Leading index signals slowing ahead

Justyne Zabinska-La Monica

A monthly index forecasting economic conditions in the United States continues to decline, signaling slowing and what could be a recession.

The Conference Board reported its Leading Economic Index decreased another four-tenths of a percent to 105.4 in August. Separate measures of current conditions and past conditions increased.

“With August’s decline, the U.S. Leading Economic Index has now fallen for nearly a year and a half straight, indicating the economy is heading into a challenging growth period and possible recession over the next year,” said Justyna Zabinska-La Monica, senior manager of business cycle indicators for the Conference Board. Higher interest rates, tighter credit conditions and less upbeat consumer expectations could result in a brief and mild contraction, she said.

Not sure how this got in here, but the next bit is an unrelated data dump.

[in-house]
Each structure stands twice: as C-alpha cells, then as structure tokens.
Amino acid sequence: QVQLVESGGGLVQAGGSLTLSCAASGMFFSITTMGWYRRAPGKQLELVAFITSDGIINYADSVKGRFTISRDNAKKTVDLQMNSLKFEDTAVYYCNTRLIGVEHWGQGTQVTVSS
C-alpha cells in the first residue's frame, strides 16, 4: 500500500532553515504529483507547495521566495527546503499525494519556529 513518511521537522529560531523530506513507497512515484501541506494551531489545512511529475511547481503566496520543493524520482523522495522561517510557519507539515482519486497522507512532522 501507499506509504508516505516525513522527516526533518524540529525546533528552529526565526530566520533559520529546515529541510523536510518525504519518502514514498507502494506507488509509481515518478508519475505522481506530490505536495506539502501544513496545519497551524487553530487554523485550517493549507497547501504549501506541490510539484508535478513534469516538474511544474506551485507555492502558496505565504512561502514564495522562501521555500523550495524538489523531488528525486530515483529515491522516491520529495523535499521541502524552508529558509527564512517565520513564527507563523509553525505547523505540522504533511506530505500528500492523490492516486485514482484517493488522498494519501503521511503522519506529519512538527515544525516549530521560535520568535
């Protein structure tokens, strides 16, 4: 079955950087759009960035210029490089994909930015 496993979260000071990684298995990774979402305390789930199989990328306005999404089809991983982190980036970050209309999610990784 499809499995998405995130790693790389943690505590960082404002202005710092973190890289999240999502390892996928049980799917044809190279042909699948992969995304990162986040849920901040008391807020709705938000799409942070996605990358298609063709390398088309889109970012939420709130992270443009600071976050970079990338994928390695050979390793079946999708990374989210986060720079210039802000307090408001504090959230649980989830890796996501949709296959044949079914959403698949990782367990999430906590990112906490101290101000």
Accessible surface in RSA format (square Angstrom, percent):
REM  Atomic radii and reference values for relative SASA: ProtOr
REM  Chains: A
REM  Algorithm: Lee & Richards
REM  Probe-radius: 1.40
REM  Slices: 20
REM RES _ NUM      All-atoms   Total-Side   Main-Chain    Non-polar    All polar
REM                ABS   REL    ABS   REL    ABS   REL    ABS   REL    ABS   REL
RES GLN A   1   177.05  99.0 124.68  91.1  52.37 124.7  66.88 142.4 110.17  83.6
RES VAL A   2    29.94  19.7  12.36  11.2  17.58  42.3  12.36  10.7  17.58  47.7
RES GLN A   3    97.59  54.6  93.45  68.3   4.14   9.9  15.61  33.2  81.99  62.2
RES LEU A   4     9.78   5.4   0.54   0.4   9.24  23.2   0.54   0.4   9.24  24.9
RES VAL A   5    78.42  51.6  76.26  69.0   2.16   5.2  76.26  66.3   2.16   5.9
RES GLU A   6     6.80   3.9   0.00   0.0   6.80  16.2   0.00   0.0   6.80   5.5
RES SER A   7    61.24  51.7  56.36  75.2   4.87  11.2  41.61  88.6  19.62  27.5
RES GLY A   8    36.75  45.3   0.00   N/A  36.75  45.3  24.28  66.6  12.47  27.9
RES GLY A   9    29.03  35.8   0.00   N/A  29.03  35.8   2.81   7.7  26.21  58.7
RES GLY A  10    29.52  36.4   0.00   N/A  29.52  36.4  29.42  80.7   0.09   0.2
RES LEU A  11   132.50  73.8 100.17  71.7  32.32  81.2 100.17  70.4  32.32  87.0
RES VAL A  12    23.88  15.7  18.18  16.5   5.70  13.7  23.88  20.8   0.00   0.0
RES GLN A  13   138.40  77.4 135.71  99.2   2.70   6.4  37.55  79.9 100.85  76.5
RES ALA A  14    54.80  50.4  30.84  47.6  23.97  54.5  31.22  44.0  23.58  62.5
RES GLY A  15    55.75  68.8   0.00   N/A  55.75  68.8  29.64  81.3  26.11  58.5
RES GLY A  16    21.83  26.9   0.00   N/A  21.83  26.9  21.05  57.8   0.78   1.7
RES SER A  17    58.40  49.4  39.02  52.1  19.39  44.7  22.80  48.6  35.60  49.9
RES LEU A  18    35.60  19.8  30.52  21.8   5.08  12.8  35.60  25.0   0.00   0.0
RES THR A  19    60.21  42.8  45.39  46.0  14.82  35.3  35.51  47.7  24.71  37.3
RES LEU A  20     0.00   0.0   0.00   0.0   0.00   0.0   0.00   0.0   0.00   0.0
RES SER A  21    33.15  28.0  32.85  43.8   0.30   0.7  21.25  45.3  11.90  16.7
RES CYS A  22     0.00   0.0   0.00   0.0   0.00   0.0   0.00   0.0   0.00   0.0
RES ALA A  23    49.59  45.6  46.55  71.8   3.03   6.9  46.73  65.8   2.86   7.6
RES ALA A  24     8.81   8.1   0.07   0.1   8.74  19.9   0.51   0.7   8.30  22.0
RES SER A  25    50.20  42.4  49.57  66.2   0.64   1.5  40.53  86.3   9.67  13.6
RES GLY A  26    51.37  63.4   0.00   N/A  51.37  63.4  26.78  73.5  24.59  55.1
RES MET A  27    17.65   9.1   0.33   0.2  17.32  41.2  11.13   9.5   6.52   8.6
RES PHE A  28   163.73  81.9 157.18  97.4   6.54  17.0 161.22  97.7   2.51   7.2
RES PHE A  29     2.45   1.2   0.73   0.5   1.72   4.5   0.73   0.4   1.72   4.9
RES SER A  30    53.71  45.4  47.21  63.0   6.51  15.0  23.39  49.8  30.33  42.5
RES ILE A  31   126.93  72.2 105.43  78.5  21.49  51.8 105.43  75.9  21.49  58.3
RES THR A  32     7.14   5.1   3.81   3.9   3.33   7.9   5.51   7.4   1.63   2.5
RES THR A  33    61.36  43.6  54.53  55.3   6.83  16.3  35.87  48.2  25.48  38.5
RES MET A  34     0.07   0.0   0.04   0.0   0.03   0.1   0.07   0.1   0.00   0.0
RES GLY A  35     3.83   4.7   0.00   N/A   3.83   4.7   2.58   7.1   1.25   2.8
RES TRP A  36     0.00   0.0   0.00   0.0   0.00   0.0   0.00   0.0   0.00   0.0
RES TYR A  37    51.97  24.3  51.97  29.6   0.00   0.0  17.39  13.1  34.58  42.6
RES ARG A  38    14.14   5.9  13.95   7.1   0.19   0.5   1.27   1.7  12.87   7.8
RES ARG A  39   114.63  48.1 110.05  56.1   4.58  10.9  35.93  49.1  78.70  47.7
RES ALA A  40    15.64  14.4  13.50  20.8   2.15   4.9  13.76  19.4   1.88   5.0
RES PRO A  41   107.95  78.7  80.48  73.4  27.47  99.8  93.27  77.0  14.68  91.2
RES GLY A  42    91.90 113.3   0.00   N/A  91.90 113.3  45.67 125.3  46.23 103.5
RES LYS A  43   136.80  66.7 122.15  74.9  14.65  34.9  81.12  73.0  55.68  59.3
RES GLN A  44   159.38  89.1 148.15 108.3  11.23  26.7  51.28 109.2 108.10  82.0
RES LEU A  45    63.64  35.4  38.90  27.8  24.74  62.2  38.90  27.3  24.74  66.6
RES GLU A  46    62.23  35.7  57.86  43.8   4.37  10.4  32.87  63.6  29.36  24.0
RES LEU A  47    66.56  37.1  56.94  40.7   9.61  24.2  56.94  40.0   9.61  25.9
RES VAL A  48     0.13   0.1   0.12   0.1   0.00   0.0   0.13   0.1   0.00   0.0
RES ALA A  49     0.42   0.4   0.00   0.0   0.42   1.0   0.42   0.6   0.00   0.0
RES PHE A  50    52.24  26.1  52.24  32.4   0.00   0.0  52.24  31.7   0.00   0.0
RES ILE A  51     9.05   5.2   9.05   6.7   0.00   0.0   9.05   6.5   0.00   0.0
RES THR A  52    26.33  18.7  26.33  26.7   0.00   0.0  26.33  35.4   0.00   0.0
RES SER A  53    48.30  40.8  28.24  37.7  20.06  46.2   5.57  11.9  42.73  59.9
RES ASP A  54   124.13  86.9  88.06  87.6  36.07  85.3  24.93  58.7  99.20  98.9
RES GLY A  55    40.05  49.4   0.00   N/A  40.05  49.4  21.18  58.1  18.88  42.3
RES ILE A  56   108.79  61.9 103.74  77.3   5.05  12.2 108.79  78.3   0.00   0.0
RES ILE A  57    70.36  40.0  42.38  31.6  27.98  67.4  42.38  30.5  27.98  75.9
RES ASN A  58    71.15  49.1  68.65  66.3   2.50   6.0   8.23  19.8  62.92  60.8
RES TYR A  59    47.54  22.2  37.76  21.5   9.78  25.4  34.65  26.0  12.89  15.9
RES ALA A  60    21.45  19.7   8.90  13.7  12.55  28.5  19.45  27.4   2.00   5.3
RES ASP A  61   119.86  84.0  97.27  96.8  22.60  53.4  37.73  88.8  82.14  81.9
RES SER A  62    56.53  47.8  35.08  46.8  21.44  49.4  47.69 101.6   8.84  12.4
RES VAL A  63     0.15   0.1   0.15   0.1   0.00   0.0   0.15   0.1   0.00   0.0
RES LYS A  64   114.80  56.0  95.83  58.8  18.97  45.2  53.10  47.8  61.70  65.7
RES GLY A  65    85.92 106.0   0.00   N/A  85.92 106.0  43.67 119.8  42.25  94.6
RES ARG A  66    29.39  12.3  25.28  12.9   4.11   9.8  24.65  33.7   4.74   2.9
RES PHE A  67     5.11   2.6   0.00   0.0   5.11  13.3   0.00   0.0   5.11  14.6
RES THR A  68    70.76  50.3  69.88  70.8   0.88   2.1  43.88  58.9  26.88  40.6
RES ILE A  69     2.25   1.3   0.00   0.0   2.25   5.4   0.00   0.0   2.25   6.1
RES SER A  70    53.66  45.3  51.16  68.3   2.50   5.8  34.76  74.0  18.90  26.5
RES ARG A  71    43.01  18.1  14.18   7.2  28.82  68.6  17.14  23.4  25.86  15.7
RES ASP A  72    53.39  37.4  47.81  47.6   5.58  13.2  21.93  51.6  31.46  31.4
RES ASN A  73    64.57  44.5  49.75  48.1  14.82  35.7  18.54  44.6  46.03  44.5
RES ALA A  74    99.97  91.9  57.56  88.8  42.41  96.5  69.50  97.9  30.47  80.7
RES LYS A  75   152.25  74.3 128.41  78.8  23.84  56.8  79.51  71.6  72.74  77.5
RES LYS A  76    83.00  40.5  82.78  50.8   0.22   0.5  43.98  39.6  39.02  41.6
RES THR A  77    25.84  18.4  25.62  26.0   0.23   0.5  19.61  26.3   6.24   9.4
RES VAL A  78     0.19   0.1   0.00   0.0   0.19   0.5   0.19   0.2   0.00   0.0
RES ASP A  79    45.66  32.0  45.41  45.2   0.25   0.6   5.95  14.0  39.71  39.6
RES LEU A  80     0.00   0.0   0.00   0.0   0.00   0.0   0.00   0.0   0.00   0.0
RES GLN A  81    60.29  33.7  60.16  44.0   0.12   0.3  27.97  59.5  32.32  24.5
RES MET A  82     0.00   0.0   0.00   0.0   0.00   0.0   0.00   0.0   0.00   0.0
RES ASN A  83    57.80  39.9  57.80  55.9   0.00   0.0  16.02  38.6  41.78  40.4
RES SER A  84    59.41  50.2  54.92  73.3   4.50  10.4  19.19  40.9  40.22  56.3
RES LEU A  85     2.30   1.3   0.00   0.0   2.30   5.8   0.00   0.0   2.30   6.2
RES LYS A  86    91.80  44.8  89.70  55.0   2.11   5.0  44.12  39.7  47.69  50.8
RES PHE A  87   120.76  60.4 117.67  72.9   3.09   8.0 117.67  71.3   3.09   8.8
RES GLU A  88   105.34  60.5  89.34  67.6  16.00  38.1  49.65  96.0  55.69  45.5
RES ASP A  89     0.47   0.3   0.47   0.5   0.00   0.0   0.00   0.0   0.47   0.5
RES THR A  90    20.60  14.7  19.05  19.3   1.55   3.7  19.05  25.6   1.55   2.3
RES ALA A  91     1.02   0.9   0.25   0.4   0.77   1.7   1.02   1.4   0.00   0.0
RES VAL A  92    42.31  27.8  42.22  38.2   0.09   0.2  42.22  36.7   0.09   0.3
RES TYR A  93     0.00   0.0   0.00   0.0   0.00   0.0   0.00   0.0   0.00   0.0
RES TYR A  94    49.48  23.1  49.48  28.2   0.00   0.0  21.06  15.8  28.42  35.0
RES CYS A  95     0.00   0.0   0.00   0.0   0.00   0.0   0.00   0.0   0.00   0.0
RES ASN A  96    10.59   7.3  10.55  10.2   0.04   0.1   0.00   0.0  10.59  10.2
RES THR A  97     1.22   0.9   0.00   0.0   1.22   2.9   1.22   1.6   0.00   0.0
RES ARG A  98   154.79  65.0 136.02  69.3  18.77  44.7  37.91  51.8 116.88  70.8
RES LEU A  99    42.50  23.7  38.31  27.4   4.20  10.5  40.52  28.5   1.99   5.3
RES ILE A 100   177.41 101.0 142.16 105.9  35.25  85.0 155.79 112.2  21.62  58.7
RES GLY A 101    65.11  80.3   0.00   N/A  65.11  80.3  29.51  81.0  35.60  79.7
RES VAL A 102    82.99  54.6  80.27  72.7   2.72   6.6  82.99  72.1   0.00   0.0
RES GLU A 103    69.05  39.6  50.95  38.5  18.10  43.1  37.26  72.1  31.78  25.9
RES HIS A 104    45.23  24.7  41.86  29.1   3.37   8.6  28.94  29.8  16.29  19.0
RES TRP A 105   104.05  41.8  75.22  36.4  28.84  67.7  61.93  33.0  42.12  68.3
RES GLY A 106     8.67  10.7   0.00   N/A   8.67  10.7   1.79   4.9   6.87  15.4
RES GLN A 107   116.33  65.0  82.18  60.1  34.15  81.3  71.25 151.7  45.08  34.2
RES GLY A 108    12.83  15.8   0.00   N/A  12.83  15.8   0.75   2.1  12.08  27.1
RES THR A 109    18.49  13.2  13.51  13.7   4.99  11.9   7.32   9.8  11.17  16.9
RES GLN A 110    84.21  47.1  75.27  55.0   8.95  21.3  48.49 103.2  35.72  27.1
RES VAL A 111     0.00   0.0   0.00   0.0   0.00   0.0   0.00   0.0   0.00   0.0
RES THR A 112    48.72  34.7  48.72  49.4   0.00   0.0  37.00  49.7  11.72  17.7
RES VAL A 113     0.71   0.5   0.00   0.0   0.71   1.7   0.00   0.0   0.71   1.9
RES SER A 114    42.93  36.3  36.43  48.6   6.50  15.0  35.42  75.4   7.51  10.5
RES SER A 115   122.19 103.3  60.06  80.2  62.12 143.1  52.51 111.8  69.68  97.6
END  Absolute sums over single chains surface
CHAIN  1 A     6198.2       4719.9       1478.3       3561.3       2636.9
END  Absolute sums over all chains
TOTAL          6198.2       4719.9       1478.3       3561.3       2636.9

The New York-based think tank forecasts gross domestic product, the broad measure of goods and services produced in the U.S., will grow 2.2 percent in 2023. The pace of  growth is expected to slow to 0.8 percent in 2024.

For August, six of 10 indicators of the Leading Economic Index retreated, including consumer expectations for business conditions, interest rate spread, leading credit and new orders indexes and stock prices. An increase in average weekly claims for unemployment benefits also pulled down the index. Building permits and new orders  for both capital and consumer goods advanced. Average weekly manufacturing hours remained unchanged.

The Coincident Economic Index rose two-tenths of a percent to 110.6. The index increased eight-tenths of a percent over the past six months.

For August, all four indicators of the index advanced — industrial production, nonfarm payrolls, personal income and sales.

The Lagging Economic Index rose two-tenths of a percent to 118.5. The index edged up two-tenths of a percent over the past three months.

For August, four of seven indicators of the index rose, including the average prime rate charged by banks, consumer credit and inventories. A decrease in the duration of unemployment also bolstered the index. The cost of labor and services retreated, as did commercial and industrial financing.